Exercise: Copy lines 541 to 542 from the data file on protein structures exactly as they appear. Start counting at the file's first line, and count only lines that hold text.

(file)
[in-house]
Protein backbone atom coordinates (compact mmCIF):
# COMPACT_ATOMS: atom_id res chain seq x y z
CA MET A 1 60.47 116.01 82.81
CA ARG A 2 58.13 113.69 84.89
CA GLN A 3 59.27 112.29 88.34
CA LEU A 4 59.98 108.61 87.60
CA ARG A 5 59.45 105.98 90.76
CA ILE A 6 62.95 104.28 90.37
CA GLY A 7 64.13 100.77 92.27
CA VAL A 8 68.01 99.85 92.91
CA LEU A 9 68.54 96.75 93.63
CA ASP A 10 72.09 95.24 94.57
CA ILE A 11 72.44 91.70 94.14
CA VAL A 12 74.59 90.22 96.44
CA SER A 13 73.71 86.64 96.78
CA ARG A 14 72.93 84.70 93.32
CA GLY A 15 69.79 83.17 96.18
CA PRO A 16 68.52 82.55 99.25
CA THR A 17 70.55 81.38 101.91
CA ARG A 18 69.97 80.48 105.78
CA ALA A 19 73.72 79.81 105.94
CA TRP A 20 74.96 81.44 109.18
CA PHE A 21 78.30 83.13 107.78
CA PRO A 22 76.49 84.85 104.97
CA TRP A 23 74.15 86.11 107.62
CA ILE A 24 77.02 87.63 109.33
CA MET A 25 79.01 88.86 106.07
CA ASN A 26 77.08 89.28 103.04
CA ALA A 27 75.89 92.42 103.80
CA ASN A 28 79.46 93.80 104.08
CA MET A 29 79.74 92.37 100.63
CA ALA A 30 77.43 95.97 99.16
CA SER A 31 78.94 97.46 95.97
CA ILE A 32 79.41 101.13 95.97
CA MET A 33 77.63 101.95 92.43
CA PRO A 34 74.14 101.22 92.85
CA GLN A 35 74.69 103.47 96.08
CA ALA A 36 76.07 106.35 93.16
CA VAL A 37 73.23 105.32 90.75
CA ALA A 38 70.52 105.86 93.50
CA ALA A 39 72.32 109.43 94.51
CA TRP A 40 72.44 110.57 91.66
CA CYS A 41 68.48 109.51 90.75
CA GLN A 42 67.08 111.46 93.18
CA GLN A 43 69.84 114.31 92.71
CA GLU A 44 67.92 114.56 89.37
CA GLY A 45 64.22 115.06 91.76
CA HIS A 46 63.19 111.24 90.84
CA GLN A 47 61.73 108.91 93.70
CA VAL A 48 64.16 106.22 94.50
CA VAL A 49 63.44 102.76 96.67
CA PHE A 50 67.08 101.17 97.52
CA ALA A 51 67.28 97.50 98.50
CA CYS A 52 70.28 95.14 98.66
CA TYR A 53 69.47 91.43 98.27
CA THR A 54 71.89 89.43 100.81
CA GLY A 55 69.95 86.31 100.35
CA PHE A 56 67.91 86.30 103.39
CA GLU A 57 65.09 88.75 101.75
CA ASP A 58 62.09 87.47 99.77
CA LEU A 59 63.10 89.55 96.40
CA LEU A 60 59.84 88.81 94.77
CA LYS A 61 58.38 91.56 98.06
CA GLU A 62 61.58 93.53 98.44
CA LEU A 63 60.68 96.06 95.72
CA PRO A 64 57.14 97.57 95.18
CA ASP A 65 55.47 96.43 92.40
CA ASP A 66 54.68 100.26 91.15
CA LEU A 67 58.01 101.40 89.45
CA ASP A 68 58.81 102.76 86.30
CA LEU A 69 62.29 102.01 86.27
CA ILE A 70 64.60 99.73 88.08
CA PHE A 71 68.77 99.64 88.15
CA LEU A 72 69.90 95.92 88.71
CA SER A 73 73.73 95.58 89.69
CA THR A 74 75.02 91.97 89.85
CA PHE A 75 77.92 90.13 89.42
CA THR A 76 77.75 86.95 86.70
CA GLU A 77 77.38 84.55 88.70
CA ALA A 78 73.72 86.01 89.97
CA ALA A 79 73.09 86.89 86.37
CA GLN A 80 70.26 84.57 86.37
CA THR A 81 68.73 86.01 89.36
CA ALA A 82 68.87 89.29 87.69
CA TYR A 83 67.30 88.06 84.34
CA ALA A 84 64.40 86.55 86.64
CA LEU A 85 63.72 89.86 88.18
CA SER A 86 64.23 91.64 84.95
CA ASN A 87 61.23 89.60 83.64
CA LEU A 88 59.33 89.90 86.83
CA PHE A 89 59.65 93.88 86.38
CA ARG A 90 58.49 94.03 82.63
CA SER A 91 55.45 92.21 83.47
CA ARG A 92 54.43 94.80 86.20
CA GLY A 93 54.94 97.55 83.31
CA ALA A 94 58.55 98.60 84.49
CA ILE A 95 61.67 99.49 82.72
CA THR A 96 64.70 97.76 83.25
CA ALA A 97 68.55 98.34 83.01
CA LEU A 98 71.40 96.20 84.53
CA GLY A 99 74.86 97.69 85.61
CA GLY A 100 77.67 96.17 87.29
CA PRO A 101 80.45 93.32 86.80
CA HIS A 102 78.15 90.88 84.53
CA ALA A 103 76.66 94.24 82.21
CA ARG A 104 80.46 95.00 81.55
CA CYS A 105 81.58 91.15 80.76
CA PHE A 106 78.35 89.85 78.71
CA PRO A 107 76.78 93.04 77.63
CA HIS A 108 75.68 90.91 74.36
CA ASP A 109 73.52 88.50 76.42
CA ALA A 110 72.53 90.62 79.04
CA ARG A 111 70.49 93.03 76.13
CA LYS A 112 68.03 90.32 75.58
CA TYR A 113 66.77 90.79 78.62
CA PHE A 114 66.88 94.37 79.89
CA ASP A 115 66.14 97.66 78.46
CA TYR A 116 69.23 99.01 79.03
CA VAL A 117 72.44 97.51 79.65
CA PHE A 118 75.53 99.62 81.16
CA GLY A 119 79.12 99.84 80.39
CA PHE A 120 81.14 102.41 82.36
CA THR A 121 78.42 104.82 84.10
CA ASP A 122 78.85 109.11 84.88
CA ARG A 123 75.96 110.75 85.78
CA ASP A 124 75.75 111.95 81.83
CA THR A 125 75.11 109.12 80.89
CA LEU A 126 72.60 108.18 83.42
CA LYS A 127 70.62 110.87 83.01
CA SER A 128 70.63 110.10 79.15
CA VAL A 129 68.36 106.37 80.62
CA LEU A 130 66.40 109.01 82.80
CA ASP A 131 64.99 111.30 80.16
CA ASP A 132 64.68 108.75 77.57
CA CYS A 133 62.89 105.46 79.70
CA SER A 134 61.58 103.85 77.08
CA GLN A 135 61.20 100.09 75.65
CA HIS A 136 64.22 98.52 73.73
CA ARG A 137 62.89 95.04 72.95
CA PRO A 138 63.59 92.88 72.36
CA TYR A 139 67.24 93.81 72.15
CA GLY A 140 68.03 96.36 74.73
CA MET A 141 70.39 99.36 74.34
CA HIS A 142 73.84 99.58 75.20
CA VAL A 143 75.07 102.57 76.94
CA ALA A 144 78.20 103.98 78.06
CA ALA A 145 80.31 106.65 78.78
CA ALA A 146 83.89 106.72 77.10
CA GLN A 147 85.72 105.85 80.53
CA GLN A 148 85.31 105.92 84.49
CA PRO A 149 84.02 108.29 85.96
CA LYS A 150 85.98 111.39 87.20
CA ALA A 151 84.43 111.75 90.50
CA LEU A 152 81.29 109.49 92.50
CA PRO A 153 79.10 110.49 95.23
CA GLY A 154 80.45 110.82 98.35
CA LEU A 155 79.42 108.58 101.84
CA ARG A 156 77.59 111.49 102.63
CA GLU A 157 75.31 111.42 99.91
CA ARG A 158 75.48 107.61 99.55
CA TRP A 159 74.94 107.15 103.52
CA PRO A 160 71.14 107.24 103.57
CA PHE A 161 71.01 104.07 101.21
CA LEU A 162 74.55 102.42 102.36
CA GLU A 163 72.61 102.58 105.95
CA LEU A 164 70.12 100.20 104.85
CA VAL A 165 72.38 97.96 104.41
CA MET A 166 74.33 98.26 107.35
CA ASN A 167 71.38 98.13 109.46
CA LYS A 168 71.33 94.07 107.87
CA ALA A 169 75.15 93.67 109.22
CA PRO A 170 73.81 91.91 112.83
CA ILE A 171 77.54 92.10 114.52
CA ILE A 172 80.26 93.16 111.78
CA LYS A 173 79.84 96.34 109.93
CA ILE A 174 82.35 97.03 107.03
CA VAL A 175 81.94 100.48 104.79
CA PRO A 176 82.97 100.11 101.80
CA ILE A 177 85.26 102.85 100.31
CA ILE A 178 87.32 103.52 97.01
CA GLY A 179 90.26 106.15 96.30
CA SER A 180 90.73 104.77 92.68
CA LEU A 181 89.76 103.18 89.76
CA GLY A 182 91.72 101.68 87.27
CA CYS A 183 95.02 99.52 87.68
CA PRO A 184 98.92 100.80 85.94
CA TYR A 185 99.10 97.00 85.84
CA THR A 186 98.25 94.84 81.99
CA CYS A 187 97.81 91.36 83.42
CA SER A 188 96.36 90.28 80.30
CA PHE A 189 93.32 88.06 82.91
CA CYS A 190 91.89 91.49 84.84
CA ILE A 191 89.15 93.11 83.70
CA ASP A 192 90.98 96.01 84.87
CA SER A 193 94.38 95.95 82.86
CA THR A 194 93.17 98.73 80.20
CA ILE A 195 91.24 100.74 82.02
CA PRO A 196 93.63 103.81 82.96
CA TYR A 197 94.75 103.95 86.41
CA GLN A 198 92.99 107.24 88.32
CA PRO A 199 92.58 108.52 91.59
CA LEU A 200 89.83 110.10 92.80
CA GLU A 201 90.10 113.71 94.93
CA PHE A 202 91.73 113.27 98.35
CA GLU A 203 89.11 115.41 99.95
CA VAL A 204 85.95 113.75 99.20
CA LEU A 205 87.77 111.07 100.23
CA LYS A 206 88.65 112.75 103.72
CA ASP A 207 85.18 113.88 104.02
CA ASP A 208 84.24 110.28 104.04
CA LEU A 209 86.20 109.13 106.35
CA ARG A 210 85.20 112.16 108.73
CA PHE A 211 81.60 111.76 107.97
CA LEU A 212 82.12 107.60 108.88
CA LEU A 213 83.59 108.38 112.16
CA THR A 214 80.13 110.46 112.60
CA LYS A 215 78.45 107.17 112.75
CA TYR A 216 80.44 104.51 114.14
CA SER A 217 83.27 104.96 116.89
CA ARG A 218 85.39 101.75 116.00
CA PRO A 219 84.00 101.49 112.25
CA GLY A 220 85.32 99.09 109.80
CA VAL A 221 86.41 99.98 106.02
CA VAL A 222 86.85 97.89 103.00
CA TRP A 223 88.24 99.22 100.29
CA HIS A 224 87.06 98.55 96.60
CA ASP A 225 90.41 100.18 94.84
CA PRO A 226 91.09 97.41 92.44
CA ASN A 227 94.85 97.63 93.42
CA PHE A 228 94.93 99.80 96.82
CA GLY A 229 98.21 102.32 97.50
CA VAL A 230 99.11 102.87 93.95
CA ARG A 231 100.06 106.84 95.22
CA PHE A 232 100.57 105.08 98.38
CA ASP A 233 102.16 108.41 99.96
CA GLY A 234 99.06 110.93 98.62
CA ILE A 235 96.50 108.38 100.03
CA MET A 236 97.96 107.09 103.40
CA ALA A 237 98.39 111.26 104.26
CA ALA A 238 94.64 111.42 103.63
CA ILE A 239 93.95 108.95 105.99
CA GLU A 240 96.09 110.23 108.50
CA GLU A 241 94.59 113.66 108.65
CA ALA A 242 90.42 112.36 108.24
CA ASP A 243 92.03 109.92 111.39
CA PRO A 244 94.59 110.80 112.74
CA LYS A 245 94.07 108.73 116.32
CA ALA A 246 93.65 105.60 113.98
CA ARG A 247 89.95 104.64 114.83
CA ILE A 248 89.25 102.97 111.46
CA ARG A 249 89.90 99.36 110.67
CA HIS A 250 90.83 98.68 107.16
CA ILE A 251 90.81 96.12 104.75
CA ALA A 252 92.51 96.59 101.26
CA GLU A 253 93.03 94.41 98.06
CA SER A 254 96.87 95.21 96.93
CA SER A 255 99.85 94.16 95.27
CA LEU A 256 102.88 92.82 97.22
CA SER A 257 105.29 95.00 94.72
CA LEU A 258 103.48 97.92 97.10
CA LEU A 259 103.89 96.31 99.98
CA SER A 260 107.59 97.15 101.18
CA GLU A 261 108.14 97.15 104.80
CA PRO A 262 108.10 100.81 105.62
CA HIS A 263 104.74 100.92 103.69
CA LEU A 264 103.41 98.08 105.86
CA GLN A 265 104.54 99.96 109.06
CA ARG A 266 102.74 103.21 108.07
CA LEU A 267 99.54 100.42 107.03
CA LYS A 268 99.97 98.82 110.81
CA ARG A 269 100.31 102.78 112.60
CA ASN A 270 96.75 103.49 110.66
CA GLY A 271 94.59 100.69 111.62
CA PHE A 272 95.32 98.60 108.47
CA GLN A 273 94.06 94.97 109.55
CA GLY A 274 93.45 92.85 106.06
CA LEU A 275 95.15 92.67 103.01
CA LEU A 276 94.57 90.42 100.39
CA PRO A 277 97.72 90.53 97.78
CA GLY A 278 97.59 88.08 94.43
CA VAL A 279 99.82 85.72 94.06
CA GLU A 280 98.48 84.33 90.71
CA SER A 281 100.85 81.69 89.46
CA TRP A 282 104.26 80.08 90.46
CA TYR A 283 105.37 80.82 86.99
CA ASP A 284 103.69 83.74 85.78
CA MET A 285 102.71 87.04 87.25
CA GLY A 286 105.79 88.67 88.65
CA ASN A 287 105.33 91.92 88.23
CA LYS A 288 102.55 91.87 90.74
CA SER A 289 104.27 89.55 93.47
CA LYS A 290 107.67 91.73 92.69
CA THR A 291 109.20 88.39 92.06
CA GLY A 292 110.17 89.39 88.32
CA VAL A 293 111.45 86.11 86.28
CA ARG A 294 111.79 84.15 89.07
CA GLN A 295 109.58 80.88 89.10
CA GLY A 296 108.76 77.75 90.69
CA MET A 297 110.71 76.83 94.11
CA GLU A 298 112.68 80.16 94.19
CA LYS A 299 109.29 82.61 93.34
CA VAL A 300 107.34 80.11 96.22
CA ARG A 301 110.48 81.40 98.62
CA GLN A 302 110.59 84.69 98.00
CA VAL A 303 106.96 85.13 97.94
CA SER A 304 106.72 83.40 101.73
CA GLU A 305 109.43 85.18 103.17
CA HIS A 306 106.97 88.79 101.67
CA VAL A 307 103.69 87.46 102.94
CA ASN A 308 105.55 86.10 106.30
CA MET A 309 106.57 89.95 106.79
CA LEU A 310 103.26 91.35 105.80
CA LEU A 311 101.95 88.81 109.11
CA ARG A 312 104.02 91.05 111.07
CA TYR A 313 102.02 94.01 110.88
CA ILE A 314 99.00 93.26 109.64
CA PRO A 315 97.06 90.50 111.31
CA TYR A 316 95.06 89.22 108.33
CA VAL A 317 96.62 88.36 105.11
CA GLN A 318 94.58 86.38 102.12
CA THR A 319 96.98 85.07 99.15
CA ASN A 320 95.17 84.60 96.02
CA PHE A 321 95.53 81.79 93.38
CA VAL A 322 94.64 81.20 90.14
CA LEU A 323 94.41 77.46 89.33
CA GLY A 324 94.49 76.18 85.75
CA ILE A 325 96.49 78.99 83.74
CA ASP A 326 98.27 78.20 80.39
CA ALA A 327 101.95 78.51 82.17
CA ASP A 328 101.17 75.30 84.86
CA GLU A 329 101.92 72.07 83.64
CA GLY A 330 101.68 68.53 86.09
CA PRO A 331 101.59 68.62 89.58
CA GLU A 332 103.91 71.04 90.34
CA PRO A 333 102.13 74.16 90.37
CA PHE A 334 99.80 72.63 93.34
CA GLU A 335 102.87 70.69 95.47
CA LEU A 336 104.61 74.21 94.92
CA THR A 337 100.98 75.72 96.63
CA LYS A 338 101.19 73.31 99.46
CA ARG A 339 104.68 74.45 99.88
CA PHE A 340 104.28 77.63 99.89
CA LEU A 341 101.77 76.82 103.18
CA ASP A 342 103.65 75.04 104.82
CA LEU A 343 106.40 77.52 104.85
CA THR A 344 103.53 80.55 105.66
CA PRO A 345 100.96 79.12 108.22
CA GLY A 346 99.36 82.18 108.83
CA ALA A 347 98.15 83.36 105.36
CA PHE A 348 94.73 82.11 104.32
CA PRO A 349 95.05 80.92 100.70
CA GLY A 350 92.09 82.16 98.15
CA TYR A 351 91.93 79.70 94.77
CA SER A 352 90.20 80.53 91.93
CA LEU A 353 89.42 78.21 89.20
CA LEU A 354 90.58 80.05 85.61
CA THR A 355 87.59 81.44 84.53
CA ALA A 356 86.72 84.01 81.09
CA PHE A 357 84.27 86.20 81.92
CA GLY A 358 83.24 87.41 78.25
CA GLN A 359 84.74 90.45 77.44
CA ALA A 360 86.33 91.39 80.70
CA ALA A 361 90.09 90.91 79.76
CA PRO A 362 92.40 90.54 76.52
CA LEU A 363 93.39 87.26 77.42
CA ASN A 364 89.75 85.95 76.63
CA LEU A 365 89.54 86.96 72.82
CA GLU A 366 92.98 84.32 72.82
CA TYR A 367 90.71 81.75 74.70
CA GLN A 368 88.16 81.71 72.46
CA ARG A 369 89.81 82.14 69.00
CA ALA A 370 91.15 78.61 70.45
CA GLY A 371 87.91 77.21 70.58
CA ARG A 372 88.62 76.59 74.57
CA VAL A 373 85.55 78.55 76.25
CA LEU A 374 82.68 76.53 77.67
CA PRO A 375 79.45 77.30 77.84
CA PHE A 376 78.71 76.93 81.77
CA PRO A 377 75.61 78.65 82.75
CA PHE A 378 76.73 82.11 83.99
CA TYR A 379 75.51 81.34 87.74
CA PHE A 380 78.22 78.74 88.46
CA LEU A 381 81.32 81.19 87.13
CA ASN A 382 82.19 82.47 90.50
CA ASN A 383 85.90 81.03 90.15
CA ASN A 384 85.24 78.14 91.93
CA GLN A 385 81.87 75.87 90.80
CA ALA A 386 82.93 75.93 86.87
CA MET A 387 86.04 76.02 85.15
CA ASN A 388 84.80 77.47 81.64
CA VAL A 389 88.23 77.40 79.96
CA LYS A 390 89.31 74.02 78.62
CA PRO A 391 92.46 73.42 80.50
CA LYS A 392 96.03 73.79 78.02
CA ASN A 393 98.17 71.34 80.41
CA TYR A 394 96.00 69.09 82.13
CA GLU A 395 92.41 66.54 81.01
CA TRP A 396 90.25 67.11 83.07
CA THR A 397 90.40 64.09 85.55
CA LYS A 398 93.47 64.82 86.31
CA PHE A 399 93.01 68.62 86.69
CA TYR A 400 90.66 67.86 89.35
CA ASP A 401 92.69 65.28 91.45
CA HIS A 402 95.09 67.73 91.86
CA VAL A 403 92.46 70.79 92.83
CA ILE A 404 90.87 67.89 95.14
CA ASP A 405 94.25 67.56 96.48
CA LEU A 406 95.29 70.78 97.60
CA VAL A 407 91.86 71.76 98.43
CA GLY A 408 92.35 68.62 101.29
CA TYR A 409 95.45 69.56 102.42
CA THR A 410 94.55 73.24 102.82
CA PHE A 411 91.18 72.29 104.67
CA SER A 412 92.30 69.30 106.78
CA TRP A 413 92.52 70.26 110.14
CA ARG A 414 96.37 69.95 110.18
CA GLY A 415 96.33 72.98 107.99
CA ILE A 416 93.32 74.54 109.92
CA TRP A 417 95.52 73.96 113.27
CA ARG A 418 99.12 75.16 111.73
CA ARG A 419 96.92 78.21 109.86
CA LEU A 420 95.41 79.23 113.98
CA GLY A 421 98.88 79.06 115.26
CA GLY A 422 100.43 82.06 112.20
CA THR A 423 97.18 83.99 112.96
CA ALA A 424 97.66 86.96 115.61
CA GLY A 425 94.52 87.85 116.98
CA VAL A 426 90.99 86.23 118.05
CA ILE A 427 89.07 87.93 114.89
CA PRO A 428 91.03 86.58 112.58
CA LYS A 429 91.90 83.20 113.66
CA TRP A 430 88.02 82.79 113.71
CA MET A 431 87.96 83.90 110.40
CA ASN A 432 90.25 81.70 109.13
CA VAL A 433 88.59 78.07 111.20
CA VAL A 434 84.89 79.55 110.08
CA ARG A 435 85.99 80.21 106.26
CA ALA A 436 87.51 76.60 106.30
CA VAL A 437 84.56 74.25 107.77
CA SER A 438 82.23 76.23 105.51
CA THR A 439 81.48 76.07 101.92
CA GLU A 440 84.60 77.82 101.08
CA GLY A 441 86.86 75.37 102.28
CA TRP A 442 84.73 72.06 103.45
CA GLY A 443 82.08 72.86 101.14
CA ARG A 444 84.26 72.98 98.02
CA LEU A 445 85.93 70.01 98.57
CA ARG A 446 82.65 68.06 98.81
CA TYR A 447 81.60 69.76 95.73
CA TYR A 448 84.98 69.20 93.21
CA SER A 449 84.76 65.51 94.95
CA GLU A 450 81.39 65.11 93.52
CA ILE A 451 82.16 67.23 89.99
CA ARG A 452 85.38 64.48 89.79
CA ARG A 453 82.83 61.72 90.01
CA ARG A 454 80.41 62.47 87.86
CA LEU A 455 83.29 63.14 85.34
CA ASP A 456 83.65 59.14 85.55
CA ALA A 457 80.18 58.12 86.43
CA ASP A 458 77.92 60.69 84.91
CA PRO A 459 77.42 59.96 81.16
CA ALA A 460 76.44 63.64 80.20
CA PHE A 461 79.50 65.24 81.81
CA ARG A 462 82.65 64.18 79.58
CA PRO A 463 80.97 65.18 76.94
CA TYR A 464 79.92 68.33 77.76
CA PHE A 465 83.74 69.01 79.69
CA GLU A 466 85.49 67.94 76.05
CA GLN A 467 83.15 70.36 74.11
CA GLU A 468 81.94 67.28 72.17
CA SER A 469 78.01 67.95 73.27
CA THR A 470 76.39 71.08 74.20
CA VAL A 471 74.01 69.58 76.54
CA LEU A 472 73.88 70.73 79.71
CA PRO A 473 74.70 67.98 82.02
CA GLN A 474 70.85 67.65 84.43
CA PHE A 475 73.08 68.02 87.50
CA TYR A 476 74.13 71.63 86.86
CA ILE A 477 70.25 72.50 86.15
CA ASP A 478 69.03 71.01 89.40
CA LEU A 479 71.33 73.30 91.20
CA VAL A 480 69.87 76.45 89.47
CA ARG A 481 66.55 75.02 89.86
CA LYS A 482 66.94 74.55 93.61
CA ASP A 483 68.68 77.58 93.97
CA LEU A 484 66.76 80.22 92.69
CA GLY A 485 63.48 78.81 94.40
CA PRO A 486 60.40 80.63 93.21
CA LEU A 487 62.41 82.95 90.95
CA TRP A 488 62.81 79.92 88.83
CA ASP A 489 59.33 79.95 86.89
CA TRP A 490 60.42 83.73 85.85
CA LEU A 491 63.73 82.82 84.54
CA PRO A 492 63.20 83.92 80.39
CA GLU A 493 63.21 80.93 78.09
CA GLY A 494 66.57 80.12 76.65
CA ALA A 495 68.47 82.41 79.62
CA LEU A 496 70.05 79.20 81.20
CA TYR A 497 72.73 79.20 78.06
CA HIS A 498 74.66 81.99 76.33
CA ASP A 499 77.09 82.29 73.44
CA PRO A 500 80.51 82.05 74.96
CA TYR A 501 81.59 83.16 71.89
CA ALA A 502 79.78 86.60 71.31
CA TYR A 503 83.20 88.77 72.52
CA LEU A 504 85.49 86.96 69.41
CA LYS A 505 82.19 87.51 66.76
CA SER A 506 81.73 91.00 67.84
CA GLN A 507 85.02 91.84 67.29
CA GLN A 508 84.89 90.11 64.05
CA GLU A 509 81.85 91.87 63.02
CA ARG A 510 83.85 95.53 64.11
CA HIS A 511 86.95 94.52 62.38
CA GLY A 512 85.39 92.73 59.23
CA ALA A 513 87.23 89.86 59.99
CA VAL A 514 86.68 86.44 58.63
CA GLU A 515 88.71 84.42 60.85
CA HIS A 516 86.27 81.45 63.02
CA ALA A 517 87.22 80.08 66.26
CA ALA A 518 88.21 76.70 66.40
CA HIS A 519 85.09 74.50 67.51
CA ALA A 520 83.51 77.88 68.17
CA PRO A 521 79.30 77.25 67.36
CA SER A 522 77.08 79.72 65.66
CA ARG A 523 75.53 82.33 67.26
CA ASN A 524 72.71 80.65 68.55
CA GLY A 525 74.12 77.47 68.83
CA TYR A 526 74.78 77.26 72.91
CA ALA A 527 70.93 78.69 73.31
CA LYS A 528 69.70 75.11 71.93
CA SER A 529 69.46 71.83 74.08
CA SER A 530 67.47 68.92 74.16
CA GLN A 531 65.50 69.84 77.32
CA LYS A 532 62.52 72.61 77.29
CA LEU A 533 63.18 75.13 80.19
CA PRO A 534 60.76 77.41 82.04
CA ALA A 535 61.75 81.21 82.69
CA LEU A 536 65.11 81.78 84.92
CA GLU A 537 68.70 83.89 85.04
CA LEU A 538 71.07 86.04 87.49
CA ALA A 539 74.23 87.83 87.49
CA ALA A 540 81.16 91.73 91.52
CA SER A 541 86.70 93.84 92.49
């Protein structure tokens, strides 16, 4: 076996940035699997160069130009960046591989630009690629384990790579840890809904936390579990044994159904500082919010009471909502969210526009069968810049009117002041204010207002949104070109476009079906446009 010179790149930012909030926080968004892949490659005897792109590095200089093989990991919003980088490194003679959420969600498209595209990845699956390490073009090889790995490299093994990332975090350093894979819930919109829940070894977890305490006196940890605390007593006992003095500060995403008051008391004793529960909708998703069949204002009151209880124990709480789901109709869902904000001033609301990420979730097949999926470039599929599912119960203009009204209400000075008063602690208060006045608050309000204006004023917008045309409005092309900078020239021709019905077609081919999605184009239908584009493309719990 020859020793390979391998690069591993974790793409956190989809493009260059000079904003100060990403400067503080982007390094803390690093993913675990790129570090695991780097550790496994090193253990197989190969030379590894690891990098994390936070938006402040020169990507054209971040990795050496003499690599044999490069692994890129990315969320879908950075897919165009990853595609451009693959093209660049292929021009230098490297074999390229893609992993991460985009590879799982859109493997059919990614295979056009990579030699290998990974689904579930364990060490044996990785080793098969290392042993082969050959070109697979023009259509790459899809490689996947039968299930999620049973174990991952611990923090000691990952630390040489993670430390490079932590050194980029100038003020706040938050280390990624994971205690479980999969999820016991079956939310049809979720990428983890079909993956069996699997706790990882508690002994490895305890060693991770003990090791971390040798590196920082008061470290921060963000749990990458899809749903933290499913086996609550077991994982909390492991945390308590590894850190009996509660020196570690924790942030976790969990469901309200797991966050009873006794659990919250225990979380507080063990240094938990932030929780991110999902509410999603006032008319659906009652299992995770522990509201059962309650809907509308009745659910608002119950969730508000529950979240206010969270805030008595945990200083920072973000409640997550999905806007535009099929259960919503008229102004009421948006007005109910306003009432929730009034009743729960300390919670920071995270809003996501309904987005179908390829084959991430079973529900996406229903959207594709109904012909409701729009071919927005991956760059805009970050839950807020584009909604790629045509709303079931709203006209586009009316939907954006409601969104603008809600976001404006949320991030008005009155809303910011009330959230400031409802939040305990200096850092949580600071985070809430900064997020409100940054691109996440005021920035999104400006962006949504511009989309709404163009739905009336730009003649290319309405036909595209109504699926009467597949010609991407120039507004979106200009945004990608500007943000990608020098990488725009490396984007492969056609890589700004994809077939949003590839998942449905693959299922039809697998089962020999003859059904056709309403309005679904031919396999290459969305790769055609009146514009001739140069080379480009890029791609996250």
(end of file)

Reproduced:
CA LEU A 538 71.07 86.04 87.49
CA ALA A 539 74.23 87.83 87.49